If Christian churches can be boiled down to one steadfast purpose, it’s keeping the faith and spreading the word of God. When the COVID-19 pandemic halted the world and life as we know it, keeping the faith became more difficult, as thousands died from the virus, and spreading the word simply became harder to do without face-to-face interaction.
But one pastor, in a small church, in a small town in Michigan, wouldn’t take no for an answer in either facet.
“This is something that most people of any age have not faced in their lifetime,” said Rev. Ryan Wieland of Grandville United Methodist Church. “People are stressed and overwhelmed. I’ve tried to retain as much normalcy and traditional worship as I can.”
Wieland began leading Grandville United Methodist in 2016 with a vision in mind to improve the church. He cited growing the youth program and “increasing engagement with the word” via Bible studies and small groups as two of his biggest goals.
A tight-knit atmosphere is something that the Grandville United Methodist congregation holds near and dear. The smaller number of members allows churchgoers to be more personable.
“This is really a great size church in that you can get to know everybody if you invest the time and energy in it,” said Wieland. “People who attend on Sundays don’t feel like strangers. They have a community and can support each other and know each other by name.”
The relationships and friendships, however, experienced a plot twist when COVID-19 and Michigan’s subsequent stay at home order forced churches across the state to put in-person Sunday worship services on hiatus. Wieland remained committed to spreading the word, even from a distance.
Grandville United Methodist shifted to pre-videotaped church services, streamed via the internet at their normal time of 10:30 a.m. on Sunday mornings. Wieland taped a couple of the services at the church itself, then shifted to taping them from home and using a virtual background to emulate the church feel.
“Talking to people that following week, they said ‘That was so meaningful to me.’ Half of them thought I was at the church,” Wieland said with a laugh.
The congregation seems to enjoy Wieland’s positive attitude and outreach during quarantine, as longtime member and former secretary Robin Ballou detailed.
“I am so impressed with Pastor Ryan and how he has gone above and beyond,” said Ballou. “I think he has done an excellent job at keeping us involved in worship and keeping us together as a church family.”
Beyond weekly sermons, Wieland organized a virtual Bible study program over email, focusing on the book of Psalms. Each day, a Psalm is sent out to 183 people, over 100 of which participate. When asked why he chose Psalms, Wieland cited the book’s human perspective and full range of human emotion as a good fit for these tough times.
“I wanted some way for us to stay connected and stay rooted in the word,” said Wieland. “In the Psalms, there’s grief, hurt, struggle, but also great joy and praise. It’s all there, it really captures the full range of human experience.”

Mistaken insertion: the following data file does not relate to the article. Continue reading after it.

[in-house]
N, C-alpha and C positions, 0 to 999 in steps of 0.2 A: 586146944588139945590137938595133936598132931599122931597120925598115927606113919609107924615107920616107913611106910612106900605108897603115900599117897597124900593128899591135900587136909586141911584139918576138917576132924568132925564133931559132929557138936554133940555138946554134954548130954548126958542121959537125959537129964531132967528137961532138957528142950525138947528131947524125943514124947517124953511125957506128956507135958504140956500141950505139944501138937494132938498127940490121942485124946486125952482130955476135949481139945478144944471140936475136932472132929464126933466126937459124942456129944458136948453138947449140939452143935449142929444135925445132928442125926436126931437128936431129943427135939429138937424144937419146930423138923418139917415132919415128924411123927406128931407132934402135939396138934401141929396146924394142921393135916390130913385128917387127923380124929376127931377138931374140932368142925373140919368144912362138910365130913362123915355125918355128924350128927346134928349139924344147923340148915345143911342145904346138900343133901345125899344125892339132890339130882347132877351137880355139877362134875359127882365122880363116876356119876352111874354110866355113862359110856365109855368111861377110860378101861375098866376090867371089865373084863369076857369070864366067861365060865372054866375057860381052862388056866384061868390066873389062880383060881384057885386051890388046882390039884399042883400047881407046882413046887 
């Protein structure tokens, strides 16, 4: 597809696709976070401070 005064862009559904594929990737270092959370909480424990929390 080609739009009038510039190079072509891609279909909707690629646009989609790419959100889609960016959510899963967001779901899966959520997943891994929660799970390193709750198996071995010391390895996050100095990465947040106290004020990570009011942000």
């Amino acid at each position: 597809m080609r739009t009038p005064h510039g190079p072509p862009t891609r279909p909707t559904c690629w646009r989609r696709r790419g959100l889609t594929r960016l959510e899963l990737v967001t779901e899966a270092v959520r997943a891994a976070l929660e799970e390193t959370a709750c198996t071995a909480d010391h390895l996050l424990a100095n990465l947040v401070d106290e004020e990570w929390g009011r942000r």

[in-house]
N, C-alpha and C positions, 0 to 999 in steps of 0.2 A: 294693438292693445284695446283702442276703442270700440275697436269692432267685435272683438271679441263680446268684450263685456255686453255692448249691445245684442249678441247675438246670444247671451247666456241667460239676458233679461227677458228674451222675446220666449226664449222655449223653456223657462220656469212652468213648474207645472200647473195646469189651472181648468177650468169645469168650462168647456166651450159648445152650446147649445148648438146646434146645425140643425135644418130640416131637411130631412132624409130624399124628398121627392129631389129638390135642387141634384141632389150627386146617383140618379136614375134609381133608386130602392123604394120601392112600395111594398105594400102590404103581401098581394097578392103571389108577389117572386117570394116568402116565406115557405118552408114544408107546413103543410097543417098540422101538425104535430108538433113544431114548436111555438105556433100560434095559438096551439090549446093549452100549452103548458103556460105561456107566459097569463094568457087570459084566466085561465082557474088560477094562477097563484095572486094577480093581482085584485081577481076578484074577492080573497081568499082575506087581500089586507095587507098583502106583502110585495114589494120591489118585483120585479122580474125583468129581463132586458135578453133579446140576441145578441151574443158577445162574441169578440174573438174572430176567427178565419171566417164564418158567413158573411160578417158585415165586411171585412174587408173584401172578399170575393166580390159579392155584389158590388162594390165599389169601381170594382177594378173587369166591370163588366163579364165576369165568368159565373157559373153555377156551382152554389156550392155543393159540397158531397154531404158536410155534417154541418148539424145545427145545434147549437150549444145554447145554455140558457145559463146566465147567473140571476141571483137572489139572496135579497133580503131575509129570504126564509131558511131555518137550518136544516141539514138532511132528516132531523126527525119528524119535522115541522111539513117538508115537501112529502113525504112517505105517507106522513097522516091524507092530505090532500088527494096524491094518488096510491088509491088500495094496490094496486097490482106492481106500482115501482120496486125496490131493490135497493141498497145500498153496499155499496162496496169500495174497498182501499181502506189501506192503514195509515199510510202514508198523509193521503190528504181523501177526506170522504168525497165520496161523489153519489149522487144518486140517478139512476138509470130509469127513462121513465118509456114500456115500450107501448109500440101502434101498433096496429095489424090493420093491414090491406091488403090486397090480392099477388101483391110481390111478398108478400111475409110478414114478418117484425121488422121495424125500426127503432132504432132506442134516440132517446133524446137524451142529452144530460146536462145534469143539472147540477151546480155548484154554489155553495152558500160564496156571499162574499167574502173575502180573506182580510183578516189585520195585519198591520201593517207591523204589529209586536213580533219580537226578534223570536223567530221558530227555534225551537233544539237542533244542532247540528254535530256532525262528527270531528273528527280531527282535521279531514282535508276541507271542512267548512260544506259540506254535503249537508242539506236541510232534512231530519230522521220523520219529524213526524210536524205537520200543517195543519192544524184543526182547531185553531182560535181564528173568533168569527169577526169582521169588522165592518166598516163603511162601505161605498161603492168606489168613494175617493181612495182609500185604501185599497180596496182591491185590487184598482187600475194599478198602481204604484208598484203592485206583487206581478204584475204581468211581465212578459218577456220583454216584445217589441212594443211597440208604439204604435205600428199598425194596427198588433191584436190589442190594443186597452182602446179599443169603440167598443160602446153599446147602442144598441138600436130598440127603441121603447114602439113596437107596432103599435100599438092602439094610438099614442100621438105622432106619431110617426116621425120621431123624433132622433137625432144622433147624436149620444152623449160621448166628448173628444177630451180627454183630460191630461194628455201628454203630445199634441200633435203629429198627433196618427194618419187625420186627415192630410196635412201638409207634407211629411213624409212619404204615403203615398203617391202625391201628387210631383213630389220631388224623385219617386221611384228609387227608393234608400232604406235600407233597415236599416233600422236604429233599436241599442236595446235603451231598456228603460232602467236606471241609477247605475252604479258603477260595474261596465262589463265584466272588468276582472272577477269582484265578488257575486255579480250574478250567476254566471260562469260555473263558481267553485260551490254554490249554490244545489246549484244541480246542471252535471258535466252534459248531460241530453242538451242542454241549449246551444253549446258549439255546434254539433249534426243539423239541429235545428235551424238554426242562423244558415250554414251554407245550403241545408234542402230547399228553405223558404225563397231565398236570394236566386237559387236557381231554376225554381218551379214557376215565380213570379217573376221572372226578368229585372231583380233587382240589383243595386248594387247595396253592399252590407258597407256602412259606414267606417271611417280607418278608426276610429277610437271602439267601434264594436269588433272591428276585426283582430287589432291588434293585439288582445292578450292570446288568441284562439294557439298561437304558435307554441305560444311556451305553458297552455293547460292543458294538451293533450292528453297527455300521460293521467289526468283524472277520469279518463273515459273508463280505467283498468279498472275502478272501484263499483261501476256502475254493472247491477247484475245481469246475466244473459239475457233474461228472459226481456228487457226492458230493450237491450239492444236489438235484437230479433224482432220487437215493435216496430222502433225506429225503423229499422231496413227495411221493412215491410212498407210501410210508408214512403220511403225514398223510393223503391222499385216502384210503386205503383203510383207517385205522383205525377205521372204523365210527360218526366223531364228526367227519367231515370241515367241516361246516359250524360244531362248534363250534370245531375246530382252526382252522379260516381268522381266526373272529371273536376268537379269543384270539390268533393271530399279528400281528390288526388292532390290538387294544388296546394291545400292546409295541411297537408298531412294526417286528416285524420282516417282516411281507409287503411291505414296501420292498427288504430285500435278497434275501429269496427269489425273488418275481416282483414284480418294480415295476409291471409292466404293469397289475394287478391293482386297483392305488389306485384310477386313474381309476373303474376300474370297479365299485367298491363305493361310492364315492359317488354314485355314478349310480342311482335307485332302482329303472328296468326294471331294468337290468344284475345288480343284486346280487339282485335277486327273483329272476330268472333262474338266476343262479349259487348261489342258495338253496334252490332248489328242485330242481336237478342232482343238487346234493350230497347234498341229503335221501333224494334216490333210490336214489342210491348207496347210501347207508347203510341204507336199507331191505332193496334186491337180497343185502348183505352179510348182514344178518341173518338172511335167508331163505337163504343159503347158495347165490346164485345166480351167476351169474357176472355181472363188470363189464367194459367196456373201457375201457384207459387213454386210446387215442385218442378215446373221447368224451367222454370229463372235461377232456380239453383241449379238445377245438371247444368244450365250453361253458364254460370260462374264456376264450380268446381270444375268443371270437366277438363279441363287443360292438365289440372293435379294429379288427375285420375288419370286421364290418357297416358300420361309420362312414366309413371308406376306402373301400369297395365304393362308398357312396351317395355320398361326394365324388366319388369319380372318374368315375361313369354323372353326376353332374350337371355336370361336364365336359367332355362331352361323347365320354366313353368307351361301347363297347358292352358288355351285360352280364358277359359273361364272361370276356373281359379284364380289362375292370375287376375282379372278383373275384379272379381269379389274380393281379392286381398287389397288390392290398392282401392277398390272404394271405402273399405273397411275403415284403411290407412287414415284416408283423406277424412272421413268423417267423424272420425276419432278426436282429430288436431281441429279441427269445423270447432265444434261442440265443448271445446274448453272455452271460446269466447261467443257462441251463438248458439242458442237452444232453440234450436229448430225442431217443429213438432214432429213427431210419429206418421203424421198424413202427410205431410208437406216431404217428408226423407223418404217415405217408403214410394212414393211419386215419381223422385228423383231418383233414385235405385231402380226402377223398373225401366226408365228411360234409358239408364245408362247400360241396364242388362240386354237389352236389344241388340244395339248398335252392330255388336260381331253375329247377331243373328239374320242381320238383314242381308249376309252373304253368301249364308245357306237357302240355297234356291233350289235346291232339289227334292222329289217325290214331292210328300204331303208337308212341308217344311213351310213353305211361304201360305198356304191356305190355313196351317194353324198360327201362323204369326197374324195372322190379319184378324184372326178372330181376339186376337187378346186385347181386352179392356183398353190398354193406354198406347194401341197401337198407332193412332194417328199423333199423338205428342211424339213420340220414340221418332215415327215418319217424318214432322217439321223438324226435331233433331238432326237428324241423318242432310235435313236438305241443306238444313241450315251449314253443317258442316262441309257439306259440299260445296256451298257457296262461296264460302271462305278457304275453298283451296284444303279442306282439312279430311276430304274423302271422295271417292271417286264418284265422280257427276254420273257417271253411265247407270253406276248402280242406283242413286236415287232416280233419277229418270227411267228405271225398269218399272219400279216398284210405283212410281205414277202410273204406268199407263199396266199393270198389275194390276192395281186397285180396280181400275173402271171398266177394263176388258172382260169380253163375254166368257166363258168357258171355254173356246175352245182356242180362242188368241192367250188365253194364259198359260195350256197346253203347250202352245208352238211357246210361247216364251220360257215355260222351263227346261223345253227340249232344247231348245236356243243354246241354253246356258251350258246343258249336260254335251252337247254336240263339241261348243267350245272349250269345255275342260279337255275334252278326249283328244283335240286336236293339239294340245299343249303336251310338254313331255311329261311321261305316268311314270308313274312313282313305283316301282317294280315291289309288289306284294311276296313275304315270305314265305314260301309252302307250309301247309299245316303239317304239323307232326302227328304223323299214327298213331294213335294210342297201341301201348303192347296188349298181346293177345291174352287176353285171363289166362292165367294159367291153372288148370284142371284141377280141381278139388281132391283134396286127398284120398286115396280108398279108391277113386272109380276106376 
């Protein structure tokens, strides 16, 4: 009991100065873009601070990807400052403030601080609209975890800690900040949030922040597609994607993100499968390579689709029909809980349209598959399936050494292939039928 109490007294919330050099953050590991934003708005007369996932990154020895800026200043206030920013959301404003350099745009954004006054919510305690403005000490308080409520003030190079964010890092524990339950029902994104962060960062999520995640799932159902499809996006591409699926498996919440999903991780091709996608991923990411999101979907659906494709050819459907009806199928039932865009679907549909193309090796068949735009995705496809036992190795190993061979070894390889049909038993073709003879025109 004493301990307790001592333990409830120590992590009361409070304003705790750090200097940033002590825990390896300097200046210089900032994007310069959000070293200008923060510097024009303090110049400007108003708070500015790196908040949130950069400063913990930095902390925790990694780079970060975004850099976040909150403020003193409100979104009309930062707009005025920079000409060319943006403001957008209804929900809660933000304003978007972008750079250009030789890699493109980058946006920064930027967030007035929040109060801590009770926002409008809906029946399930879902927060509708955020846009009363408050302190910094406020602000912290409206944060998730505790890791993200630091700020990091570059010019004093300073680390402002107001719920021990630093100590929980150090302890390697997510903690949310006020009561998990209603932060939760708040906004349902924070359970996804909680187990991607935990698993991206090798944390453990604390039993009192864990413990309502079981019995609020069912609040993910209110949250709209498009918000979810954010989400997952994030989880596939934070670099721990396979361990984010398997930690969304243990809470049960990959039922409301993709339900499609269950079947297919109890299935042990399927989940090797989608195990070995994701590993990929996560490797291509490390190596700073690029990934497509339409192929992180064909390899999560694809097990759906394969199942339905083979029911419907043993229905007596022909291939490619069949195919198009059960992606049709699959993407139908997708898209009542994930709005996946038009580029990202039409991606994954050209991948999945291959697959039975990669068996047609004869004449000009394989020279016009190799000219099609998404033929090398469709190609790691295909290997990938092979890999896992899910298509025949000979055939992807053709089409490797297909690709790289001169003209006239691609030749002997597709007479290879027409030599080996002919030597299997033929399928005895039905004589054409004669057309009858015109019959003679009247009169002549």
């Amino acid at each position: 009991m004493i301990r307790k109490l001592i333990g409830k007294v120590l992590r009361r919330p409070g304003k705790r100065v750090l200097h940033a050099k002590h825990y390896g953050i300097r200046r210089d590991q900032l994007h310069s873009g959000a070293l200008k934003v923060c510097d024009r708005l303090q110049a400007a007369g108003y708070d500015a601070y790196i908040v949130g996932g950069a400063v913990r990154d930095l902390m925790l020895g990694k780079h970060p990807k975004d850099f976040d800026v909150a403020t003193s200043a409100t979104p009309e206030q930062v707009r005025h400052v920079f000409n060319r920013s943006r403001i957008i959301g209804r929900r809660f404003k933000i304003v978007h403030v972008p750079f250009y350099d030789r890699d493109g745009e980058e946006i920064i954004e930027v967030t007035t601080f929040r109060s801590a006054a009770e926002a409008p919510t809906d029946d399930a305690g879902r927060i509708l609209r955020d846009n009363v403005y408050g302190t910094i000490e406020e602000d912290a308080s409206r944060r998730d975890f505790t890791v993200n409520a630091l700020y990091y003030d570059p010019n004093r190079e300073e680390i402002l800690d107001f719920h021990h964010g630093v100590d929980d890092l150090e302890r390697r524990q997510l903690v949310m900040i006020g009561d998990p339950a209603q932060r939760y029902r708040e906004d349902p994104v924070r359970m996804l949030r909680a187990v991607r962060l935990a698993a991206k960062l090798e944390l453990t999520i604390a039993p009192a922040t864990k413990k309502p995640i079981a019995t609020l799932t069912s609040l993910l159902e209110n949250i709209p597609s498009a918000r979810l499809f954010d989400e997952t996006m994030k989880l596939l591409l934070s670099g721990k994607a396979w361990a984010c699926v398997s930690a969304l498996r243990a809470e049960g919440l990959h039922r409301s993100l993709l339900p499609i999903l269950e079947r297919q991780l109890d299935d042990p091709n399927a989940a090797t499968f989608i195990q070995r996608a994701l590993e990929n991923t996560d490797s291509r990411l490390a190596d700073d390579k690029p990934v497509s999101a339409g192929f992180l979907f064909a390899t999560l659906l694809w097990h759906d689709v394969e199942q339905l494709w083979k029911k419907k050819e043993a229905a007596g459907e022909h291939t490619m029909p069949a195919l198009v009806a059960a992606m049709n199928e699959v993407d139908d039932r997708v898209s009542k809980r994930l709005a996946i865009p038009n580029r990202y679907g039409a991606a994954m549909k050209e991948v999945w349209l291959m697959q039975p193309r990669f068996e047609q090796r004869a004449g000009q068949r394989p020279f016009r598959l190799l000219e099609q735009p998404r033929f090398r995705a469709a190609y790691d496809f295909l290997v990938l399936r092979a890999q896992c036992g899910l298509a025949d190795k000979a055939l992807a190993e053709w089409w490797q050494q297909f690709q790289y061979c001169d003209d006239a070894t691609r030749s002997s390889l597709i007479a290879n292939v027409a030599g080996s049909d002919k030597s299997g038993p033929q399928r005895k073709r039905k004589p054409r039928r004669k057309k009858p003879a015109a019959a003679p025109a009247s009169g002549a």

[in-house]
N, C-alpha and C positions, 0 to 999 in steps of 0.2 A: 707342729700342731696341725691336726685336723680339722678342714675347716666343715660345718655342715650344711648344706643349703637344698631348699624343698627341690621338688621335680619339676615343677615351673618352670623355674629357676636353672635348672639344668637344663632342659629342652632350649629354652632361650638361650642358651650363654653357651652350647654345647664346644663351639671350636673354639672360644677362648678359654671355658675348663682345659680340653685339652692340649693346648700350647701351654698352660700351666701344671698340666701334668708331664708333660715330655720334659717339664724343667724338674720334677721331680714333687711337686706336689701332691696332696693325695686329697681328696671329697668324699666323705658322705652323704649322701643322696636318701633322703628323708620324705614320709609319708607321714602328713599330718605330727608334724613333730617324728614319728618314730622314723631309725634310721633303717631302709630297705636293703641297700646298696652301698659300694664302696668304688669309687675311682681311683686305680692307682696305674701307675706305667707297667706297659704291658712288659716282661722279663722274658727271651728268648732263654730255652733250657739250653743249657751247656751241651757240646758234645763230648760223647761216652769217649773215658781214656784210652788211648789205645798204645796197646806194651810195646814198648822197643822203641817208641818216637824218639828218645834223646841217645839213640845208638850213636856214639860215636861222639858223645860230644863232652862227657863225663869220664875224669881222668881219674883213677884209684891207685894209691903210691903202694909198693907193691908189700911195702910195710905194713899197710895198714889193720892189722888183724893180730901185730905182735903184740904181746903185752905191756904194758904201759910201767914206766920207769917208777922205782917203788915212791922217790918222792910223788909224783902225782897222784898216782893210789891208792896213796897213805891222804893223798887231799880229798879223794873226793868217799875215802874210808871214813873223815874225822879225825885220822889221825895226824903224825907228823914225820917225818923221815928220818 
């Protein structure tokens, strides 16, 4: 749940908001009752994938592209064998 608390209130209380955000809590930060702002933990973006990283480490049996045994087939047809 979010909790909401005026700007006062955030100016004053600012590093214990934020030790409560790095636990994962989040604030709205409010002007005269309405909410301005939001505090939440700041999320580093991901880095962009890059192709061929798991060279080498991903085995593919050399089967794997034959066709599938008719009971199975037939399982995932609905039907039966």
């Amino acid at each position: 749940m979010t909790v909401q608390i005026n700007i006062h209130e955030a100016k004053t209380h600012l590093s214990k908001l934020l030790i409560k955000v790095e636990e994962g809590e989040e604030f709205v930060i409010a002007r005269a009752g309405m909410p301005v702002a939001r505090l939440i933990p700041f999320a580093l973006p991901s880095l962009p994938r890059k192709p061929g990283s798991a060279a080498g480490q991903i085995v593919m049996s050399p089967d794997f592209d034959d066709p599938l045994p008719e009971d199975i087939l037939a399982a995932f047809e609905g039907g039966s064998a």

As far as Ballou is concerned, the Psalm studies were a massive success in keeping the congregation in touch.
“I look forward to getting out of bed every day and reading it,” said Ballou. “Lots of people are participating in it, so I enjoy seeing what other people are talking about.”
Thankfully for Wieland and Grandville United Methodist, a true return to normalcy is on the horizon. On June 1, Michigan Gov. Gretchen Whitmer lifted the stay at home order, allowing civilians to leave their homes with social distancing and mask-wearing still encouraged. This, in turn, means that in-person services will return soon.
That isn’t to say there won’t be more hurdles to jump over, however.
Some restrictions on services will include clustered seating in the sanctuary and social distancing before and after the service, but there are some more unique restrictions such as not allowing singing. Part-time pastor and member of the church, Andrew Jackson, did not mince words when it came to the importance of singing hymns in church.
“The hymns that we sing in the United Methodist Church that are in the hymnal, many of those songs are prayers,” said Jackson. “Without the music, I feel like something is missing. Now, when I sit at home and listen to the hymns on the computer, I sing with them often times. That’s how much it means to me.”
Jackson and many other members of the congregation are hopeful that they will be able to sing during outdoor services, a tradition at Grandville United Methodist called “Church in the Park.”
“If you’re going to put me in the park where they are going to allow us to sing, I would probably go there if we’re not allowed to sing in the sanctuary,” Jackson added.
Nevertheless, no restriction will keep Wieland from working hard at his job: keeping the faith and spreading the word. The Grandville United Methodist congregation will never forget his commitment and passion during a time where those things can be few and far between.
“The responsibility falls on me to make good and faithful decisions that adequately protect the congregation, but allow people to be together in worship as well,” said Wieland.